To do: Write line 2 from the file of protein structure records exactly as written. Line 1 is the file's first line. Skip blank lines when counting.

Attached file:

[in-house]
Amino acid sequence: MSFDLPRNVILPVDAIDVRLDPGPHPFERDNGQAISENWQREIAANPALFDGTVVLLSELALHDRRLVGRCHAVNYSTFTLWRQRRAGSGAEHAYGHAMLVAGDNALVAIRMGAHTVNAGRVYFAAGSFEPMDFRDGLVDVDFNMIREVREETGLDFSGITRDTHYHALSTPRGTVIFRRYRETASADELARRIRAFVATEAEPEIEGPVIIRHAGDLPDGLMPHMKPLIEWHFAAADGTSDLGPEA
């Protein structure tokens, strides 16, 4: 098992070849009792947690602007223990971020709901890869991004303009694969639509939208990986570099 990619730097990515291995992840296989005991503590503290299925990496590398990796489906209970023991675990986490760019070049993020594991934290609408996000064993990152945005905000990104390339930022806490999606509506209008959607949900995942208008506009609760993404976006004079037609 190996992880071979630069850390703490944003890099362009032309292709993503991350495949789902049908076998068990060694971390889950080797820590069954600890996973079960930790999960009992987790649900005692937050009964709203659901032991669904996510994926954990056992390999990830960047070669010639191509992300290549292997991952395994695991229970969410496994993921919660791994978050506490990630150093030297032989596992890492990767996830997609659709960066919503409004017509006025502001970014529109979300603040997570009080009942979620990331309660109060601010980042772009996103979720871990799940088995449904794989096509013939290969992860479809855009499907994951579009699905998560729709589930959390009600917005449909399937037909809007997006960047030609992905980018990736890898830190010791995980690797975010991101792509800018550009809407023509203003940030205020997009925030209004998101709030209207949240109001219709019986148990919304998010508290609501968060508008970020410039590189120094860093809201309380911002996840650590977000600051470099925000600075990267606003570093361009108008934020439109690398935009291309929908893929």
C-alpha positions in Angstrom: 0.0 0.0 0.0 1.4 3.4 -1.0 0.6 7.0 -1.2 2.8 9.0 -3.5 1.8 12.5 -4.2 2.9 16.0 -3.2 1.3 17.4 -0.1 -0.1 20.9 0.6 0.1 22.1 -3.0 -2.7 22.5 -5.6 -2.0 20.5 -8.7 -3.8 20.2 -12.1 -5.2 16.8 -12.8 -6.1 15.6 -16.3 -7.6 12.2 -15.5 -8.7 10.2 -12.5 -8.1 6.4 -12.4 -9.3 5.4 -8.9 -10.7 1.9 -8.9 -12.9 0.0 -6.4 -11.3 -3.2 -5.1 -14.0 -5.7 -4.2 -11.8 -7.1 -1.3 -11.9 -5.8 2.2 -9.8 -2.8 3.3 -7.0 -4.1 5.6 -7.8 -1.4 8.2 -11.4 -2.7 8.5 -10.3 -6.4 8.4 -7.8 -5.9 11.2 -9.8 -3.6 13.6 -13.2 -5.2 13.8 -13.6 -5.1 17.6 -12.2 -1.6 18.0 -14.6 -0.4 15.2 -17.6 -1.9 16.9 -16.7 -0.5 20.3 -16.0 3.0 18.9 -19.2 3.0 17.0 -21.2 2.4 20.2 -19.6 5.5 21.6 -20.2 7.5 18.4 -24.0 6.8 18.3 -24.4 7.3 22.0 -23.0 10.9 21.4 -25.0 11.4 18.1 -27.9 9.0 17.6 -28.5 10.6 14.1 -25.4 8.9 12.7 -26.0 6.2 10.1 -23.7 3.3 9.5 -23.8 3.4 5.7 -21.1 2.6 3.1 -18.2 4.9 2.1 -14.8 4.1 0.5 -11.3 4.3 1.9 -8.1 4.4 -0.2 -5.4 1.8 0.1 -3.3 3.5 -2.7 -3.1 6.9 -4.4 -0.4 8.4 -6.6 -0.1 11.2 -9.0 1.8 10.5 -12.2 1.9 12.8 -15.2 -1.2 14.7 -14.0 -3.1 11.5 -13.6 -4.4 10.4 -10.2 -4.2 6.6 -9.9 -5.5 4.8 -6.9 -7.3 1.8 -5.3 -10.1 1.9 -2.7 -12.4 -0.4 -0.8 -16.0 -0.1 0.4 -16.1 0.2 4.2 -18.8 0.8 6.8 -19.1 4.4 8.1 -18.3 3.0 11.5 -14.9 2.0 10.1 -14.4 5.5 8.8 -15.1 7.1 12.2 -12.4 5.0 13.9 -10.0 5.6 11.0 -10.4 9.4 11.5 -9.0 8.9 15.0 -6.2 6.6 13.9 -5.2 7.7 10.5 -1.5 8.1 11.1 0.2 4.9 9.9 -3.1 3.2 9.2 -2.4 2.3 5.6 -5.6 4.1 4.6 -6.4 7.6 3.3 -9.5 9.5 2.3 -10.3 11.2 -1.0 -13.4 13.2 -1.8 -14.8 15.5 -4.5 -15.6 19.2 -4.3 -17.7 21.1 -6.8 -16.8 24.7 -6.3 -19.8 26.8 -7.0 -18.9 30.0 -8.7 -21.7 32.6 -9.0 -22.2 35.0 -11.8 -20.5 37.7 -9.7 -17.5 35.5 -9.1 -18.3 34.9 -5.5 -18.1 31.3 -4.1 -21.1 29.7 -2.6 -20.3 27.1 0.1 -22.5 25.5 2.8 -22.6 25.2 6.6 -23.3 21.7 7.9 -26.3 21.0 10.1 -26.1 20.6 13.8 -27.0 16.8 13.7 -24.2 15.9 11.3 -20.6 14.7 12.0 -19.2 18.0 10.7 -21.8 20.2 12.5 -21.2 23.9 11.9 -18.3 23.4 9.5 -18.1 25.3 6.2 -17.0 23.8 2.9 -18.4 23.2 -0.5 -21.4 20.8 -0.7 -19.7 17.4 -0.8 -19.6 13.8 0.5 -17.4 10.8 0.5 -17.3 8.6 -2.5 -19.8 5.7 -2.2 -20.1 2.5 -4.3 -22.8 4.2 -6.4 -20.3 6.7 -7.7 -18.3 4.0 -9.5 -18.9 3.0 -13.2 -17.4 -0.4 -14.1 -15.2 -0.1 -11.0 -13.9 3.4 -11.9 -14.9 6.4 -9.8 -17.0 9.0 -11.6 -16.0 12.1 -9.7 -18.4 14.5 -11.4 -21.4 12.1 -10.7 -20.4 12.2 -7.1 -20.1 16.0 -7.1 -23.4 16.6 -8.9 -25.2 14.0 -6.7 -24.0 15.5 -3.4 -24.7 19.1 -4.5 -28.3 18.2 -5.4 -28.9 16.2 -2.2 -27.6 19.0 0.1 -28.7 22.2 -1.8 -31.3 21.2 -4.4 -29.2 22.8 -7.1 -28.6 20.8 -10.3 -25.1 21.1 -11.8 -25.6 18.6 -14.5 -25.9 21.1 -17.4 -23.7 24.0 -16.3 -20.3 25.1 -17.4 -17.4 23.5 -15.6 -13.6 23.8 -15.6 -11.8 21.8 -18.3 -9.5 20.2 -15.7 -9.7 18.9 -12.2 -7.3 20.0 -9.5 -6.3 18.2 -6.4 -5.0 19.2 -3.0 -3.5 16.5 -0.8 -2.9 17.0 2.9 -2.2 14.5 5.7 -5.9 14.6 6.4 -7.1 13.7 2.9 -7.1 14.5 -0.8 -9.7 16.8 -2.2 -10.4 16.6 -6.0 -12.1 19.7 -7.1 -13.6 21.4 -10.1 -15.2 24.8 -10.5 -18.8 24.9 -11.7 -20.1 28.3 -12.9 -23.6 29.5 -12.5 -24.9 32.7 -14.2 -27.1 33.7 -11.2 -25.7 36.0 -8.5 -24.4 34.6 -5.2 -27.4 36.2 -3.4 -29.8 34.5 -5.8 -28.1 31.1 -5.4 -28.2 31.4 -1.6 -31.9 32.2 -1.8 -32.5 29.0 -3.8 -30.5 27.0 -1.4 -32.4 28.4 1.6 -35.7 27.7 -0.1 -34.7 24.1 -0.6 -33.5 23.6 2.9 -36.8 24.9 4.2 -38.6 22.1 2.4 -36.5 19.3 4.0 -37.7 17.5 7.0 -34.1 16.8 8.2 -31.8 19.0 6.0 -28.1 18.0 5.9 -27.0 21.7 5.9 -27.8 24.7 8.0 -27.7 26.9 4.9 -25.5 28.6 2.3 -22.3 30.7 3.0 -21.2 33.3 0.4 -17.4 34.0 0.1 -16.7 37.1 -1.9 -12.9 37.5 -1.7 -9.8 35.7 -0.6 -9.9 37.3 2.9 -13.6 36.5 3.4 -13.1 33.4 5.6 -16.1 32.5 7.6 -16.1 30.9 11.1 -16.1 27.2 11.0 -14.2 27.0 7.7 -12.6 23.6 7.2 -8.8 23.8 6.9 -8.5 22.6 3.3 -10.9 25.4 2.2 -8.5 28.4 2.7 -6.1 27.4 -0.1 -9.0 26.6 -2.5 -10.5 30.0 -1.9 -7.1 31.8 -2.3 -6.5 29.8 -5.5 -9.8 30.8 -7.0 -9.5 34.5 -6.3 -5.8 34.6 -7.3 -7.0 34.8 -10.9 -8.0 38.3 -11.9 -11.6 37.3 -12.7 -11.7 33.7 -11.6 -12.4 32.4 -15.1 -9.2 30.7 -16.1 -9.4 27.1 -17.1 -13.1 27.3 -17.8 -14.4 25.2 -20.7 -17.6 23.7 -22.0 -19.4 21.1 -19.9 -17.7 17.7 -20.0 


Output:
Amino acid sequence: MSFDLPRNVILPVDAIDVRLDPGPHPFERDNGQAISENWQREIAANPALFDGTVVLLSELALHDRRLVGRCHAVNYSTFTLWRQRRAGSGAEHAYGHAMLVAGDNALVAIRMGAHTVNAGRVYFAAGSFEPMDFRDGLVDVDFNMIREVREETGLDFSGITRDTHYHALSTPRGTVIFRRYRETASADELARRIRAFVATEAEPEIEGPVIIRHAGDLPDGLMPHMKPLIEWHFAAADGTSDLGPEA